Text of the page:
Press release

4 May 2020 Toronto, CA

Canada could see 30% growth in sustainable communities in the next five years

Press contact
Dina Elshurafa

EY Canada Specialist, Public Relations

Constantly asking questions, generating new ideas and creating innovative solutions to achieve measurable results. Always caffeinated and on the look out for hole-in-the-wall restaurants in Toronto.

Developments are building connected communities and improving access to public transit
  • Survey finds private and public sectors are actively engaged in Transit Oriented Development
  • Land assembly, unclear zoning and navigating policies are top barriers to development
  • Real estate and public sector entities are enhancing their Transit Oriented Development capabilities

(Toronto, May 4, 2020) An EY Canada survey on Transit Oriented Development (TOD) finds that 100% of public and private respondents are actively exploring, planning or are already fully engaged in projects to create sustainable communities across major Canadian municipalities.

TODs connect communities by seamlessly integrating transit hubs into densely populated locations — inclusive of real estate, retail, places of work and play — instead of just standalone stations.

“Organizations in both public and private sectors are looking at how to work together to build out their construction capabilities to develop residential, business and recreational amenities within walking distance from transit hubs,” says Julia Stefanishina, Associate Partner, Infrastructure Advisory at EY Canada. “Supporting walkability and reducing vehicle traffic is helping to build more environmentally-friendly communities for Canadians.”

Despite a 30% projected growth in TODs over the next five years, survey respondents face challenges when it comes to construction, including navigating the time-consuming land assembly process, unclear zoning, approval timelines and requirements, and complex government policies and legislation. Physical distancing requirements are also shifting work culture and consumer behaviours — and possibly policy — adding a new layer of complexity that players must navigate and overcome in the near future.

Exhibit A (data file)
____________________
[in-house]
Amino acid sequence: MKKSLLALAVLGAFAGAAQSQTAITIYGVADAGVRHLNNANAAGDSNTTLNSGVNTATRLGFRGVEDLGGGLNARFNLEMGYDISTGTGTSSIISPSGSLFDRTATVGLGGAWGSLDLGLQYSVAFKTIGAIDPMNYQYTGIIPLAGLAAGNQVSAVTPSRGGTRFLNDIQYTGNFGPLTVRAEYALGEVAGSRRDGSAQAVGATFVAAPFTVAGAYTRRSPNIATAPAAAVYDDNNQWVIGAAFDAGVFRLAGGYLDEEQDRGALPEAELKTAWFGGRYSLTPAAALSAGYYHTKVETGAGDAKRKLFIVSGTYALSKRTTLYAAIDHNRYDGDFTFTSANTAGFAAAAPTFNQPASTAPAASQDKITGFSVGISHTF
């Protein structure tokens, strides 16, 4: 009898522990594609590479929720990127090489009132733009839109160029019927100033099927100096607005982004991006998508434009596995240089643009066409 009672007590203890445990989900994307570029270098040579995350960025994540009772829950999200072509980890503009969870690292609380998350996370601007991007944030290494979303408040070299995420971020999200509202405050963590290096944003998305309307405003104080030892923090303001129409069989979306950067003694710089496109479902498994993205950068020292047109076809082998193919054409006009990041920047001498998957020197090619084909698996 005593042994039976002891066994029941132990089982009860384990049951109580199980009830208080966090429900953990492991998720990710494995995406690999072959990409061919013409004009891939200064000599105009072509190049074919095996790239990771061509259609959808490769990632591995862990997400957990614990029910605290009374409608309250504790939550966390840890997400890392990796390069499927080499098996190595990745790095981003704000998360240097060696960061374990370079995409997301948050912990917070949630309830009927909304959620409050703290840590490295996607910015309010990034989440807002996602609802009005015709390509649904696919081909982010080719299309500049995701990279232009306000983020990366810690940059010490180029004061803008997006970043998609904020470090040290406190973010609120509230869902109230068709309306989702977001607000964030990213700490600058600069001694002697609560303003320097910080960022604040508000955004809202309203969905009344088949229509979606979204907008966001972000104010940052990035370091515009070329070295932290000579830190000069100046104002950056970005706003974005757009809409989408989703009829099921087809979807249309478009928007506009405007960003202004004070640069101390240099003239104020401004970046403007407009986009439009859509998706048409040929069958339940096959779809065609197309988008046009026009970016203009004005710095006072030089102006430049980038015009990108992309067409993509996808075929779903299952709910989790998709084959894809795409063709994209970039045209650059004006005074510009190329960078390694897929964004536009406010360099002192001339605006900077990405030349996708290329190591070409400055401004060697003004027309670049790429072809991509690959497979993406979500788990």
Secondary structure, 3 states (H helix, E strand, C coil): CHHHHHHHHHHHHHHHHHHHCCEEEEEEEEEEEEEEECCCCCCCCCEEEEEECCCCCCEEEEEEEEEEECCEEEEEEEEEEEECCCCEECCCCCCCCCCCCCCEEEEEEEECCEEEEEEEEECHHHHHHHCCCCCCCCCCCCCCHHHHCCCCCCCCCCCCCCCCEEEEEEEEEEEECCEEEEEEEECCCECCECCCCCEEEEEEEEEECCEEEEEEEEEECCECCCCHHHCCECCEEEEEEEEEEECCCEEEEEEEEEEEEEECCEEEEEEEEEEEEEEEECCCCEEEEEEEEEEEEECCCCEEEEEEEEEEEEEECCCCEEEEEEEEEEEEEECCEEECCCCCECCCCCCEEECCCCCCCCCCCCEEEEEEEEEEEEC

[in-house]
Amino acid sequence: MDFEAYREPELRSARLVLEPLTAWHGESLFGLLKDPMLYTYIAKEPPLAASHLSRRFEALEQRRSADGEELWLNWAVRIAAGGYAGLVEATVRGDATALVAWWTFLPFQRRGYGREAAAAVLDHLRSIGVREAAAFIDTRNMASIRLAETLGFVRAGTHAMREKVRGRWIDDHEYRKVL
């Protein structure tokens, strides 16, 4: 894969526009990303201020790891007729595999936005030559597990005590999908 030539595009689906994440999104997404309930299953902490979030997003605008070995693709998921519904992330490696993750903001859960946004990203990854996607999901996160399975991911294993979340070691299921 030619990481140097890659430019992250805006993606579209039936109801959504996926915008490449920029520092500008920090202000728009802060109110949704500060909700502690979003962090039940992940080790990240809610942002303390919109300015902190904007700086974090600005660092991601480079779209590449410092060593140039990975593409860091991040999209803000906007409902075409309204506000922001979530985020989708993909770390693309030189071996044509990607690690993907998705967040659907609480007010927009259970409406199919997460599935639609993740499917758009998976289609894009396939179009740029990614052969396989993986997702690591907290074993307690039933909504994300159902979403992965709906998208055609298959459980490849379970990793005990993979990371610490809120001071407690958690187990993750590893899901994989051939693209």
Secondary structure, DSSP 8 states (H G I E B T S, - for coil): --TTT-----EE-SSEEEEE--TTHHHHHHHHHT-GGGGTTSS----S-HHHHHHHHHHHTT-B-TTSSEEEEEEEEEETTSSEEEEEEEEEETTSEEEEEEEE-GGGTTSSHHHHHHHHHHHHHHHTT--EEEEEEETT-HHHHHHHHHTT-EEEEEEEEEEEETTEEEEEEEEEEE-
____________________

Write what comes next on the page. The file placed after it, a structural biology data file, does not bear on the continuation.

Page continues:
“The journey to unlocking full TOD market potential will likely experience bumps along the way,” adds Stefanishina. “Market players will need to navigate a new normal, and map a path forward that allows them to bring developments to life, including sealing key hybrid real estate and infrastructure deals.”

As real estate and infrastructure become more integrated, survey respondents agree that either the private sector or municipalities should lead TOD initiatives, rather than provincial governments or infrastructure players. But changes to liquidity and risk appetite due to COVID-19 may prompt traditional private players to scale back their role in TOD development, opening up opportunities for public players.

“Although the TOD market is rapidly changing in Canada, players in the game have an opportunity to come together to accommodate new distancing preferences into their fundamental designs to create communities with an optimal mix of uses,” says Josh Colle, Associate Partner, Infrastructure Advisory at EY Canada. “Not only are TODs lessening our dependency on driving and reducing traffic congestion in cities across Canada, they’re also creating a more sustainable world — and better quality of life.”

Access the full EY Transit Oriented Development report here.

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